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Humanist Archives: Dec. 15, 2018, 7:43 a.m. Humanist 32.269 - in your genes/DNA?

                  Humanist Discussion Group, Vol. 32, No. 269.
            Department of Digital Humanities, King's College London
                   Hosted by King's Digital Lab
                Submit to: humanist@dhhumanist.org

        Date: 2018-12-15 07:28:15+00:00
        From: Willard McCarty 
        Subject: in your genes/DNA?

A current habit of thought I find curious is the attribution of
biological determinism in a language not that far from programming. This
is the notion that we are determined by a core program in our
genetic material, or alternatively that a society or social entity is 
similarly predetermined. There is, the thought goes, nothing to be done 
about a behaviour or characteristic because it is already unalterably 
programmed. One curiosity is that the whole point of a programmable device 
is that what it does (within the constraints imposed by its architecture)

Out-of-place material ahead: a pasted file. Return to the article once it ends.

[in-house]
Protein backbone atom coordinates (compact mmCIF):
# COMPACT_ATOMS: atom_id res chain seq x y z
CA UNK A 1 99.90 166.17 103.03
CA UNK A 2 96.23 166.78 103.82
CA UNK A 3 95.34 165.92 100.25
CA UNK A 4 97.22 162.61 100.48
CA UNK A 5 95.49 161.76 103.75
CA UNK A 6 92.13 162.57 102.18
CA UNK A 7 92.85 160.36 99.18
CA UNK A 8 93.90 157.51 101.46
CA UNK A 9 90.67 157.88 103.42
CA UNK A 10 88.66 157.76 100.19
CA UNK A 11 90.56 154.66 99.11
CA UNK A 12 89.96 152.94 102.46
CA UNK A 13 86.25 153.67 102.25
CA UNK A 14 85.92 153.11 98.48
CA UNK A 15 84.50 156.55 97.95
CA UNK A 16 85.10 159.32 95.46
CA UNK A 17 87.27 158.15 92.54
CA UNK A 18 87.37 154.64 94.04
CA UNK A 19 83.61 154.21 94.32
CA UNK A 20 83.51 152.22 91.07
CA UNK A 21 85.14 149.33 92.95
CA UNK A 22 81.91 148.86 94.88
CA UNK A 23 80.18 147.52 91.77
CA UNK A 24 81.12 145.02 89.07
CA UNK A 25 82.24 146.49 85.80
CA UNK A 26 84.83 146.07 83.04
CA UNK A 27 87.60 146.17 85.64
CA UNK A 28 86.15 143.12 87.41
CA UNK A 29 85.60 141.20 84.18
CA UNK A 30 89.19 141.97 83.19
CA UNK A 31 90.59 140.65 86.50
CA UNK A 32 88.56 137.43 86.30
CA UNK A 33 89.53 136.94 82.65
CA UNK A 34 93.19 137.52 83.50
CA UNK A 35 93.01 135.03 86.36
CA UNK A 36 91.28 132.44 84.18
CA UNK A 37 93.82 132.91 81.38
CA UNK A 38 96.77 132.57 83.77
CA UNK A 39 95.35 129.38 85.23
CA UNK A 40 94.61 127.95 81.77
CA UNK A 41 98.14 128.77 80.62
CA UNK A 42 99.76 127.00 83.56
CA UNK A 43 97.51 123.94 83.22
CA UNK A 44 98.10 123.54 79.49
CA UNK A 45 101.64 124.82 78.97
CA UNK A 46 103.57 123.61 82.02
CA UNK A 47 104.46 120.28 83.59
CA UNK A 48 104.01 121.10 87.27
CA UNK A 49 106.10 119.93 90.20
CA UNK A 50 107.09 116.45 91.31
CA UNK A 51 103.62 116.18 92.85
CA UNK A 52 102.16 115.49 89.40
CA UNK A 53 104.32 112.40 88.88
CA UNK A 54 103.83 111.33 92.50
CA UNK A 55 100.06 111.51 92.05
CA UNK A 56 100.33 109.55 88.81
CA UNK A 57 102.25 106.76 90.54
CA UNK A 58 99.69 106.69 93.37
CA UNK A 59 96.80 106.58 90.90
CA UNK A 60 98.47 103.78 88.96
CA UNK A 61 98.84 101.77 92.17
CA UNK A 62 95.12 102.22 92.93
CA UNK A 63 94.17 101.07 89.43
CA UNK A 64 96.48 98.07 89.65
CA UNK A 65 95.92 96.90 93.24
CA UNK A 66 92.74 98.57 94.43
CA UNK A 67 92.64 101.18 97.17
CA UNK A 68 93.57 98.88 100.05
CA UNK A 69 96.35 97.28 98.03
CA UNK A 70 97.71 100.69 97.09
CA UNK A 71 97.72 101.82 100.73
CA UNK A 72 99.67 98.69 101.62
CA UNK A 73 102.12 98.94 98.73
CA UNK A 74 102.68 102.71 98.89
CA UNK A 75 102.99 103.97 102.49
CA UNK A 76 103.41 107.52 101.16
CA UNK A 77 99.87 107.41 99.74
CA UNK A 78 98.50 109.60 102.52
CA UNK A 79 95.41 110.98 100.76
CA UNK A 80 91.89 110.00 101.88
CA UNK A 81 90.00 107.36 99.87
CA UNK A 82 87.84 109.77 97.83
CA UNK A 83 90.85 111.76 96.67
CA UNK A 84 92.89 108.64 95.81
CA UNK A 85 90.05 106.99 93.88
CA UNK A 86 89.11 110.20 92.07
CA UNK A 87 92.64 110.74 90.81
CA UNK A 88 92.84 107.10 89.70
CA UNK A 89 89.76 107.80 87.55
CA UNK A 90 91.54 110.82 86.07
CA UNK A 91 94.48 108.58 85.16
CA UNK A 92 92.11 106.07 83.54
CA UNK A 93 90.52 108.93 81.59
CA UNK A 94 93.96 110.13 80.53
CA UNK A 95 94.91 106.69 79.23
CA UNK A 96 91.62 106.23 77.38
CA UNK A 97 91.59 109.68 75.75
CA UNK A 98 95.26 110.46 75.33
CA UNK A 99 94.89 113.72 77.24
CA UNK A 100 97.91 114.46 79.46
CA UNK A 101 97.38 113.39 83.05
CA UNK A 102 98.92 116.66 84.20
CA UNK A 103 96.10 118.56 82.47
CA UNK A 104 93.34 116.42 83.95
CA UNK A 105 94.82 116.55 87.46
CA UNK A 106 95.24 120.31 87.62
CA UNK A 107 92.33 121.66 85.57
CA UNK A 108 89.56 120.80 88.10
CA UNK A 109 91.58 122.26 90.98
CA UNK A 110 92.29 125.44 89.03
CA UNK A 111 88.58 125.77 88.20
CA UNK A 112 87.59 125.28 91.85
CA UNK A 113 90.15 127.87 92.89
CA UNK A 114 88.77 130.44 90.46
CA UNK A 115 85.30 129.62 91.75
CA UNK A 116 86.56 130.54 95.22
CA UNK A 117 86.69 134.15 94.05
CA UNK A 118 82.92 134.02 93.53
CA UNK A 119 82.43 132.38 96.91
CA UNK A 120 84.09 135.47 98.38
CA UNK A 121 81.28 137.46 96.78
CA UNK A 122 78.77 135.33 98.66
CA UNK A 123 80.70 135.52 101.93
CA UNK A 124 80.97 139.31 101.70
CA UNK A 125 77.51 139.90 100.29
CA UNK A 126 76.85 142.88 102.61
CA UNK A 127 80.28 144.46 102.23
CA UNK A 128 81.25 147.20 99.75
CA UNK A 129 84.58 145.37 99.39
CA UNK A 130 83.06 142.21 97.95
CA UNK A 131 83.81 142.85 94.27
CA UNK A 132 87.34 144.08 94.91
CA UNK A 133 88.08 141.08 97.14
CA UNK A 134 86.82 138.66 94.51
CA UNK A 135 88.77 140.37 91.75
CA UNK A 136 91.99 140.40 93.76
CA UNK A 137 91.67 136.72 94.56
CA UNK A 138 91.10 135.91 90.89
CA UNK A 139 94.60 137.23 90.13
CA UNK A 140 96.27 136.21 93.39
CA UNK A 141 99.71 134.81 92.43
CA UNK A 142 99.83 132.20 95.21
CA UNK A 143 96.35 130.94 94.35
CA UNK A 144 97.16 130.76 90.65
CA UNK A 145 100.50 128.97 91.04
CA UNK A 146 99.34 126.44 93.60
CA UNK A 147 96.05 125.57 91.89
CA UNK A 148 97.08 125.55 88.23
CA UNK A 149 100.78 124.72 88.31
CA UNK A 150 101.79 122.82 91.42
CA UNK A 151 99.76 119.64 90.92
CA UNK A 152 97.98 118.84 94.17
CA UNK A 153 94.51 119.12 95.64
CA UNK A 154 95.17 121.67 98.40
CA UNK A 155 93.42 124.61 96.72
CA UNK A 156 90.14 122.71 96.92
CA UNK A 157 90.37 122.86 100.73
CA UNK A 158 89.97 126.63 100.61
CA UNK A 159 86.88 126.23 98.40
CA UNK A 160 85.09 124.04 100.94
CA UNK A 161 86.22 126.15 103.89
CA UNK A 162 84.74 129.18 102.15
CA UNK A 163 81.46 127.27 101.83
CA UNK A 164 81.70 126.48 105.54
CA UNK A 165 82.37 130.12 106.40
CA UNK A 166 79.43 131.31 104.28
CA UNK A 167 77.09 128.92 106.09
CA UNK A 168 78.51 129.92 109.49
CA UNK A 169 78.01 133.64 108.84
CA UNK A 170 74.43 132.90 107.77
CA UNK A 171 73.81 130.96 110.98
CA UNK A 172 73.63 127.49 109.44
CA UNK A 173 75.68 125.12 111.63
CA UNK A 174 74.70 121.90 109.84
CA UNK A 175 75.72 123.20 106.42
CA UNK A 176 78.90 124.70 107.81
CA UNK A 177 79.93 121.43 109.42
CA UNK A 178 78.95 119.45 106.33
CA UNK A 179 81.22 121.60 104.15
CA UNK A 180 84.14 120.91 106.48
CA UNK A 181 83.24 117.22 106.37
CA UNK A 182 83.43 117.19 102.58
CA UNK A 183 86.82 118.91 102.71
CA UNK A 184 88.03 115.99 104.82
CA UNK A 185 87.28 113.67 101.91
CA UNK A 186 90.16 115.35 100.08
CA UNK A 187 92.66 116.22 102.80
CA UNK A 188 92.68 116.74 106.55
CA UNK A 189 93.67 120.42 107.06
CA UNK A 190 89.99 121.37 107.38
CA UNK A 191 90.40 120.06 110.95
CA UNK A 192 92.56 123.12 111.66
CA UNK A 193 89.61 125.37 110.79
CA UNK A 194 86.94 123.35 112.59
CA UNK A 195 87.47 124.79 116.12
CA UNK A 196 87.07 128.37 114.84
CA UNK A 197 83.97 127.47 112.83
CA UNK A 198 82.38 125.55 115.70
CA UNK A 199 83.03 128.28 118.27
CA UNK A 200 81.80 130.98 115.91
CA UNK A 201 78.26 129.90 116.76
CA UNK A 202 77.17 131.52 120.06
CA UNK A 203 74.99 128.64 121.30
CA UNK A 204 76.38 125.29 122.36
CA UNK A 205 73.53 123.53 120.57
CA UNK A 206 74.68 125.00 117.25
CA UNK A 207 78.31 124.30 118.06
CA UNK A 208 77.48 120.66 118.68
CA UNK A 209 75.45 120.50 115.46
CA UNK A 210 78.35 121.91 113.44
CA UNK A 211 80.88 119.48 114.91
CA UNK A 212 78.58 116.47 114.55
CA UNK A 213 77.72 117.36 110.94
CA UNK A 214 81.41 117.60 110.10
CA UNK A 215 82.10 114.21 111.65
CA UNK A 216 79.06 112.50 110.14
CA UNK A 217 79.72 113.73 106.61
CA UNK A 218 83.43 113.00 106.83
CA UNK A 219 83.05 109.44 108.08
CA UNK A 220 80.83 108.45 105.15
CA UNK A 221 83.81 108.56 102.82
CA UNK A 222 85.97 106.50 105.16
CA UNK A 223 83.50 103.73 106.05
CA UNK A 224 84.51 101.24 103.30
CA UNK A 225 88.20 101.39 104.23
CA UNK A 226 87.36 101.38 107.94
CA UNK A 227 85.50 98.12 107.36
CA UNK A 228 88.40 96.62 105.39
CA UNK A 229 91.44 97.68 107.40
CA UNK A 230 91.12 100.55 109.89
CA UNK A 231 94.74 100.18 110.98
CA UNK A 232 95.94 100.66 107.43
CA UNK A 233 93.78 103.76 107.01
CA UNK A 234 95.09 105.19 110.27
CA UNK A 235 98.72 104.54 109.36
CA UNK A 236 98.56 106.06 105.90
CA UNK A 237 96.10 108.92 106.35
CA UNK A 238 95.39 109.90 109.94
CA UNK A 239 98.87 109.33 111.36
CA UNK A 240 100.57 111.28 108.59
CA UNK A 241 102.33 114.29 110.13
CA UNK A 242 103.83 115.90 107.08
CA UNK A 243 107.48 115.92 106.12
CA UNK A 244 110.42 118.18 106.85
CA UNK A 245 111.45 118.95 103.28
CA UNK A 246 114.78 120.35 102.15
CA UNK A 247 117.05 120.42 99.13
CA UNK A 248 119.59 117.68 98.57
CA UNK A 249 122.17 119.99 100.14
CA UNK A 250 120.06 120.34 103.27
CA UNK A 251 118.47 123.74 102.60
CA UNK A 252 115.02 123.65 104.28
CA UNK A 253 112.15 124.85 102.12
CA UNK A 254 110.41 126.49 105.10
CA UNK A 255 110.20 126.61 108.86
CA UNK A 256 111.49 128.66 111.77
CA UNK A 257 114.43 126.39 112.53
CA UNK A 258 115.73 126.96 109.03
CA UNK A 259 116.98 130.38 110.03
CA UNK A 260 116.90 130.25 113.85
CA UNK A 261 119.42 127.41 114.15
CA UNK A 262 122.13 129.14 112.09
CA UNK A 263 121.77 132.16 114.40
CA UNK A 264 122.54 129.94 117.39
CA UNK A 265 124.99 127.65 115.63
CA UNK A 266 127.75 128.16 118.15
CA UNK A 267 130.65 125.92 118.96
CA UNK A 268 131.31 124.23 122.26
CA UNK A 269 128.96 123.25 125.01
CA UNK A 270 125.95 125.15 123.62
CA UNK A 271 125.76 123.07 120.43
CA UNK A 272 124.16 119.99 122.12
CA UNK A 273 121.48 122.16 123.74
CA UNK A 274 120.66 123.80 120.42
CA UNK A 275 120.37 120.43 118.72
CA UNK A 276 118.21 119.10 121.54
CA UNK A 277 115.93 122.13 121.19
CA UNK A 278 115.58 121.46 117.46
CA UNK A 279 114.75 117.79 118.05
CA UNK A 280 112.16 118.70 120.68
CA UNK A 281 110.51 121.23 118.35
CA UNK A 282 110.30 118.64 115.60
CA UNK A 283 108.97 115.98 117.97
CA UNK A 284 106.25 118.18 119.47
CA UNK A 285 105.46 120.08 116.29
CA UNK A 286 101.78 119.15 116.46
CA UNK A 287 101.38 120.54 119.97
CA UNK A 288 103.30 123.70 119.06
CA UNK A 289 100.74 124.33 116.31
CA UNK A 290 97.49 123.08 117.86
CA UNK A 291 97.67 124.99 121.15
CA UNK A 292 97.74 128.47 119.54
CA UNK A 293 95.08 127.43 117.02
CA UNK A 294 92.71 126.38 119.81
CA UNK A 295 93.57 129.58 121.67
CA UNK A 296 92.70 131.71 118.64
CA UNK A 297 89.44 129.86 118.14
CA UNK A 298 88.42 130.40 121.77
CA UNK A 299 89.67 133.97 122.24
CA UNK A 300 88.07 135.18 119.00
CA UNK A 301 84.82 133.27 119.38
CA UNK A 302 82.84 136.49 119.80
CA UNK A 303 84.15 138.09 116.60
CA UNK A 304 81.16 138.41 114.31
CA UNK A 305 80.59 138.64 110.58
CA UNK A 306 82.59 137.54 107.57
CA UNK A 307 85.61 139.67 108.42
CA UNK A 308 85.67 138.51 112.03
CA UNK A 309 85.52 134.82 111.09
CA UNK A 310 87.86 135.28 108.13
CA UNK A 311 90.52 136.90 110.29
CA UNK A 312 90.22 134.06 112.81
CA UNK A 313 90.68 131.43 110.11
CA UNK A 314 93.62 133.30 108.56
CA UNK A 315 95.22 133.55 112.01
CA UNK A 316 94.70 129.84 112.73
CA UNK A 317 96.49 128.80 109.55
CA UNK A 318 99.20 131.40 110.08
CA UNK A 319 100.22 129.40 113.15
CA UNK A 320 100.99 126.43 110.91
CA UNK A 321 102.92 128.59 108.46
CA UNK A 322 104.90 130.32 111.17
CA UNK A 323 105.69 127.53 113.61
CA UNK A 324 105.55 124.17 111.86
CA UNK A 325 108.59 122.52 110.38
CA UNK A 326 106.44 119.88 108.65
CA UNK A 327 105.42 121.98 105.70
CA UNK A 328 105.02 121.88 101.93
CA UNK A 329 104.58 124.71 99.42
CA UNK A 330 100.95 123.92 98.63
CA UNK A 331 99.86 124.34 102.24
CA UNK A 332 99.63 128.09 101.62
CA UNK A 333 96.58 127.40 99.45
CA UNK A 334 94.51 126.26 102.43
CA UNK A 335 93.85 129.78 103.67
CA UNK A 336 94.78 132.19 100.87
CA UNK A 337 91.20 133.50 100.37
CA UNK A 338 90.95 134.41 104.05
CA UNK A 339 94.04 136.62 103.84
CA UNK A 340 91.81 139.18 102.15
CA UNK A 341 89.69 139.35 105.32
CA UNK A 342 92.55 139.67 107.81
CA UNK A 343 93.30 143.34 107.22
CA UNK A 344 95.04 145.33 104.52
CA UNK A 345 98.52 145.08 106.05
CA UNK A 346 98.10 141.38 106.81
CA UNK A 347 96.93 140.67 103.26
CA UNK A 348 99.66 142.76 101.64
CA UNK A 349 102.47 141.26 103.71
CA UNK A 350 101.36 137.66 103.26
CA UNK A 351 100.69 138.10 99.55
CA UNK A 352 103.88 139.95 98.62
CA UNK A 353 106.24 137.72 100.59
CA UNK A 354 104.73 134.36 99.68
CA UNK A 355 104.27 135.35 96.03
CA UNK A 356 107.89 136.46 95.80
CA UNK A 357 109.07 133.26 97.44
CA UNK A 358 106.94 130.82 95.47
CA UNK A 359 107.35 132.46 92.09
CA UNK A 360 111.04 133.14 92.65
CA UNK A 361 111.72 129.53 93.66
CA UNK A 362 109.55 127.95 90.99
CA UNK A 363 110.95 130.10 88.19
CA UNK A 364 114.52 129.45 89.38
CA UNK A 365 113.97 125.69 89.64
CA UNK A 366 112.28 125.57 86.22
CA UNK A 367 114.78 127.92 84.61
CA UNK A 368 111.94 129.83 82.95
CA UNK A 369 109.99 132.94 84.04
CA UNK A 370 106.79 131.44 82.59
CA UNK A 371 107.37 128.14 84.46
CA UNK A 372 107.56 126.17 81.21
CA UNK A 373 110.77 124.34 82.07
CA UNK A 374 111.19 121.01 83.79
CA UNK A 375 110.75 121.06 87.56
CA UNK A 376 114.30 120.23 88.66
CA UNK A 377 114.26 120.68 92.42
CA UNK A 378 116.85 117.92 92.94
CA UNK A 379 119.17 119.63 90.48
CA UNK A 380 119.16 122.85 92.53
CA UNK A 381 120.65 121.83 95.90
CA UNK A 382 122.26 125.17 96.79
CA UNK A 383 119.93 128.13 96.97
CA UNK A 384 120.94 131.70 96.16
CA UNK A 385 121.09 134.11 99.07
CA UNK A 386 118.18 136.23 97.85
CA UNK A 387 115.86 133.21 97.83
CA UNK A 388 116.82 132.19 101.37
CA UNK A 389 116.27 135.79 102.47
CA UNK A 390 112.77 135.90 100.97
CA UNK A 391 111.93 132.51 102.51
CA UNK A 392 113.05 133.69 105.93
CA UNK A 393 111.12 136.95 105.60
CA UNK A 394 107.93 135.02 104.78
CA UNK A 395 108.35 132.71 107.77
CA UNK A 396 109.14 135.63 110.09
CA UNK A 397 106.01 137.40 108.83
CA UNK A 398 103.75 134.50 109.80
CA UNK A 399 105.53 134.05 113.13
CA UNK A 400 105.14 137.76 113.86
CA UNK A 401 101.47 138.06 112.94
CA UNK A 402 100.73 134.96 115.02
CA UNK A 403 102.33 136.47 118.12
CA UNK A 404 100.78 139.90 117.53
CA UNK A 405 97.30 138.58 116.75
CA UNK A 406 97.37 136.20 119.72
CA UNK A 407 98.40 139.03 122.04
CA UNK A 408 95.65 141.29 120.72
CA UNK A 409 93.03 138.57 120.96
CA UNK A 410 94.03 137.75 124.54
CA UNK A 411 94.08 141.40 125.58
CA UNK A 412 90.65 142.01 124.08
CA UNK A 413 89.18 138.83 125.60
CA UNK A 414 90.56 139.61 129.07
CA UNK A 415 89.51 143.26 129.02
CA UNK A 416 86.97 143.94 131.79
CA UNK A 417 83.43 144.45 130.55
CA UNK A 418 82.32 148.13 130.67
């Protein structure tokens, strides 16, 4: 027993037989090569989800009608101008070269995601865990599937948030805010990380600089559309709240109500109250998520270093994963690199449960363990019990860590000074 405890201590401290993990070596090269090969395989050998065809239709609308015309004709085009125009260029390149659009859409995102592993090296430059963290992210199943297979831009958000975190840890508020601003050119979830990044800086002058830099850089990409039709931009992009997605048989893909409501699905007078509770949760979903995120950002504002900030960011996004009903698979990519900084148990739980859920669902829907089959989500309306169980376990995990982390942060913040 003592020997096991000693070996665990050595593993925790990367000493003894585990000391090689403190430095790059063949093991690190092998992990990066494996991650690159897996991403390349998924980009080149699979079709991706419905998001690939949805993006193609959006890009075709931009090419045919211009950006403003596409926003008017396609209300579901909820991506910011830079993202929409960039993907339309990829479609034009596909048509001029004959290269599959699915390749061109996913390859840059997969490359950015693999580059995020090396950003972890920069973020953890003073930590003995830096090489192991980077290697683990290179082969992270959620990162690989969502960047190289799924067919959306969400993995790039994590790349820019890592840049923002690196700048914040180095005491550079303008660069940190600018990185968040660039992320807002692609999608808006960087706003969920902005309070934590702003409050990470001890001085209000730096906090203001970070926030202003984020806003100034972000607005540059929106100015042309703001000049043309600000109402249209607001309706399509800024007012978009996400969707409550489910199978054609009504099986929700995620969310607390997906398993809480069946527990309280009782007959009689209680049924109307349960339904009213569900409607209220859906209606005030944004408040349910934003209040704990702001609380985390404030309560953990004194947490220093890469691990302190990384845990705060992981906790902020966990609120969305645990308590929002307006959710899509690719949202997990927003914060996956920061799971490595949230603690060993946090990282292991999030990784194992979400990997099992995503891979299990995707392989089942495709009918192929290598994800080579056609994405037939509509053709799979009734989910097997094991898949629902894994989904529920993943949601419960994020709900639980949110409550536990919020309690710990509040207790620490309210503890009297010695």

isn't hardwired but can be programmed and reprogrammed indefinitely. It's 
like a complex board-game, such as chess or go, within whose limits is 

What gets to me is the passiveness this expresses -- the passiveness with 
which many (including our students) take to computing, that is, as users 
rather than makers. Here, it seems to me, is a very strong argument for
teaching programming as a humanistic project. Students flood in nowadays
to university programmes in 'digital humanities', and in some cases at
least are taught only what I would consider the epiphenomena of computing,
the effects predetermined by apps and applications. Meanwhile they are
being unwittingly shaped, as we all are to some degree, by the cognitive
structure of the stored-program computer. How can they understand this, 
and so be properly equipped, if they have not played the game rather than 
merely be played by it?

The tools are here, as one very wise computational linguist used to say.
Should we not be developing in our students and colleagues a critical
awareness of how these tools shape how we think and reason?


Willard McCarty (www.mccarty.org.uk/),
Professor emeritus, Department of Digital Humanities, King's College London;
Adjunct Professor, Western Sydney University; Editor, Interdisciplinary
Science Reviews (www.tandfonline.com/loi/yisr20) and Humanist

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Editor: Willard McCarty (King's College London, U.K.; Western Sydney University, Australia)
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